Changing the way he feeds his flock has improved Alex Frame’s lambing percentage and overall ewe and lamb health – but it is a whole flock improvement that he couldn’t have achieved without his Yamaha ATVs and the addition of two trailed snackers.

Mr Frame shares the management of Home Farm, Glenbuck, near Muirkirk, with his partner Sally Thomson. The couple manage the land for Jim Steele, who also farms himself at Walston Mill, Carnwath. The land covers both sides of the south Lanarkshire/Ayrshire border and rises to 1600 feet.

“We manage 2500 acres with 1000 breeding ewes and a growing herd of cattle. The ATVs are an essential tool and we rarely carry out any work on the farm without using them. I like Yamahas because they carry more and feel well planted on the hill ground here.

"I feel like I am positioned well in the seat with a good view, but more importantly a low centre of gravity to feel secure when moving around in all conditions,” he said.

The land is very wet for large portions of the year and ground conditions can be challenging. He has two ATVs and relies on the larger model with more power and ground clearance for a good portion of the daily work.

“It is essential that my ATV hasa diff-lock because of the conditions here. Thankfully, my Yamaha Kodiak 700 EPS has both diff lock and power steering which makes it much easier and safer to handle on the high ground.”

The Kodiak 700 also has adjustable suspension to help him manage tricky terrain more safely and comfortably. “Our dealer John Storry, of J and J Storry, is great at setting the ATVs up for us, so we rarely have to make any adjustments. He also supplies us with replacements if our machines need servicing and has been looking after the farm for 22 years.

"We are in a pattern of replacing each bike after two years and we put about 4000 miles on each bike a year. This is my third Kodiak and we have another smaller engined model for Sally.”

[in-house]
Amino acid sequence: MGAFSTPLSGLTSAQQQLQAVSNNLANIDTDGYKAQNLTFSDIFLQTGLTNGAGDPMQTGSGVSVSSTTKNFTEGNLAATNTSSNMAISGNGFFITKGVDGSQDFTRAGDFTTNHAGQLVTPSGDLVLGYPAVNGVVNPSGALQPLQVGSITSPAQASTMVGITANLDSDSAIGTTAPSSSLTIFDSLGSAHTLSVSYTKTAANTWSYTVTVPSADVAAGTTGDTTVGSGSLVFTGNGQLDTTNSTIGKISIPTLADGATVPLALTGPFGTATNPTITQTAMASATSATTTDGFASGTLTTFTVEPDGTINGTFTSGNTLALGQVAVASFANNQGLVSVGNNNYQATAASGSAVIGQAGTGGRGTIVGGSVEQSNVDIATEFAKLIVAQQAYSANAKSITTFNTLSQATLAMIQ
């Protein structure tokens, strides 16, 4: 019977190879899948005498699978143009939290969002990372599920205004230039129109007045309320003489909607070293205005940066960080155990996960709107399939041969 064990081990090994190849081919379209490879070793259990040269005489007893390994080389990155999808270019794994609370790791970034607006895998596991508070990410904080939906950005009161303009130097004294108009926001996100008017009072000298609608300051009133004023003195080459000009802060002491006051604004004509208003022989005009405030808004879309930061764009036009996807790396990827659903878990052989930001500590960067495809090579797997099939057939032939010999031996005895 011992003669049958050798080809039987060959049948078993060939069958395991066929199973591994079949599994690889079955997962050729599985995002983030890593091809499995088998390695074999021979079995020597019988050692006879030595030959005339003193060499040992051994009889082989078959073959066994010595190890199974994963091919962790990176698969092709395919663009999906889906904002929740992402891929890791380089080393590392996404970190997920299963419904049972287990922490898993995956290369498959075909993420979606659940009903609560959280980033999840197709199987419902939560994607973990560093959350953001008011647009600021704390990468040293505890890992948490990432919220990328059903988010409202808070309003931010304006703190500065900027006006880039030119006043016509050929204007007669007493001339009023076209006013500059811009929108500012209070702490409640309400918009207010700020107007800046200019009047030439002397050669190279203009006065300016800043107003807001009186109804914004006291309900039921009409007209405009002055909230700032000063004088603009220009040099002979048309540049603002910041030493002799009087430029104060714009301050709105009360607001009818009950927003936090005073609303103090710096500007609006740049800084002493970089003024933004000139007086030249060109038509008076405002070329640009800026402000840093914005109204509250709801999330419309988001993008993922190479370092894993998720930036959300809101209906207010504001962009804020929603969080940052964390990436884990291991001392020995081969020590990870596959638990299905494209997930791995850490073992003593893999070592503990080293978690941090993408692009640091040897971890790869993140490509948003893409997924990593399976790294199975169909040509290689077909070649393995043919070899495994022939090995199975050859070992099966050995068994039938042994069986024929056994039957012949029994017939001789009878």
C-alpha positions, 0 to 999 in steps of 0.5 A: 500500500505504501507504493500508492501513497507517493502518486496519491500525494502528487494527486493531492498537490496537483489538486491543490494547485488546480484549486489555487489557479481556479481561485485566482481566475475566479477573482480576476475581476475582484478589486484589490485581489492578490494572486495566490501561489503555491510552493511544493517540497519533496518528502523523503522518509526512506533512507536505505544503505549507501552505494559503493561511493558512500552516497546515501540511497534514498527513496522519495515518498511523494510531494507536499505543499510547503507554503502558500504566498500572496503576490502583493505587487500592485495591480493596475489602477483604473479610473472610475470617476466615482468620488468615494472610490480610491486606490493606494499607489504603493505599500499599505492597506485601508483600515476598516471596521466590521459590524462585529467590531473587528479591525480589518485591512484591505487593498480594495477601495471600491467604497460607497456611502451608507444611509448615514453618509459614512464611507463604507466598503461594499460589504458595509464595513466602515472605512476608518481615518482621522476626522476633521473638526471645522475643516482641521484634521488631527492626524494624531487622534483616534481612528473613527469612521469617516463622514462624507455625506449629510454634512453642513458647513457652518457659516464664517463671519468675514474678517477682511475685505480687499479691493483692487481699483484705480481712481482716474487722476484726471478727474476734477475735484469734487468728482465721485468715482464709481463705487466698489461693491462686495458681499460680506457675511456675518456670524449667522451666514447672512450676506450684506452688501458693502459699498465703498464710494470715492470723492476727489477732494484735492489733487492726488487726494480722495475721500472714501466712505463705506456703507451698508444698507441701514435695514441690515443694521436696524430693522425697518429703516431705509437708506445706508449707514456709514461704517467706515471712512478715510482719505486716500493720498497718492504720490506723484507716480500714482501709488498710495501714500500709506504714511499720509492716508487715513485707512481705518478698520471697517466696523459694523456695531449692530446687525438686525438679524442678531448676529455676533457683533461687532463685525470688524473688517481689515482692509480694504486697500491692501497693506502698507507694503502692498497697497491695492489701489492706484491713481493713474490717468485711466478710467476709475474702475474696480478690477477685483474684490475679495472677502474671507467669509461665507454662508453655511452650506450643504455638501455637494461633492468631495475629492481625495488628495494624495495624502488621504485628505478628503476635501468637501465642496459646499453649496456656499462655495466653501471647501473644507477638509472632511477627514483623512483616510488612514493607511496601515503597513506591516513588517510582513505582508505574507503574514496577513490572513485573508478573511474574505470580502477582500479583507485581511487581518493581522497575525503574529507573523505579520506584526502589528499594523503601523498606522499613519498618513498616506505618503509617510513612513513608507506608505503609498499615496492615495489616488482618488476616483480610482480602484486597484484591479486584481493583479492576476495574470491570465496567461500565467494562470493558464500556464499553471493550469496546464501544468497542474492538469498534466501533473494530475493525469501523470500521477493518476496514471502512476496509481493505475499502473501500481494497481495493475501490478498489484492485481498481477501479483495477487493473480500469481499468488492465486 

The second ATV is a Yamaha Kodiak 450, also with power steering. “We have had Yamahas for many years and Sally used to run a 350, but when the new model was updated with better suspension and power steering, we upgraded her machine.

"It doesn’t have diff-lock or as much ground clearance as my 700 model, but it is very capable and, most importantly, it can tow 500kg, which is only 100 less than mine,” he pointed out.

The towing and carrying capacities of the ATVs are crucial to the farming system that Mr Frame has developed. The farm has invested in two trailed snackers and the couple have moved away from feed blocks to rolls.

“The snacker enables us to feed on the hill more effectively. It has made huge differences at lambing time. We start mid-March and feed through until shortly after lambing to improve both ewe and lamb health.”

This year, the flock scanned at 160% with a high percentage of twins. “With the ATVs and the snackers, we were amongst the flock more and we knew the ewes were eating more. Conditions can be hard at lambing, and by feeding more we found the ewes were in a better condition and had more milk which has led to better lamb numbers and healthier lambs,” said Mr Frame.

He accepted that costs have risen, but insisted that the rise is small compared to the overall farm benefit. “The cost of feed blocks has also gone up, so we reviewed our spend and found moving to rolls a better option for our farming system. We are on the ATVs most of the day so taking the rolls with us is easy enough and the results have been very encouraging,” he argued.

The couple also have a trailer each and carry out most of the farm maintenance and fencing themselves. The standard winch on both Yamaha machines, together with the high carrying capacities, helps them to achieve this.

“I can carry 140 kg and Sally 120 kg, so with trailers as well we can move fence posts, wires, and tools. I use the winch for fencing too. It is really handy for pulling the wires up.”

The farm is currently expanding, with the 20 pure-bred Galloway herd being upsized to graze more of the land because of restrictions now on the amount of land that can managed by controlled burning.

“The numbers we have are already making a difference, so we intend to increase a little because the herd grazes well on the rougher ground which makes it more manageable. We have already incorporated 12 new heifers into the herd.

"This will mean more livestock for us to manage, but with the ATVs and the system we have, I am confident it will be a positive move for the farm,” he concludes.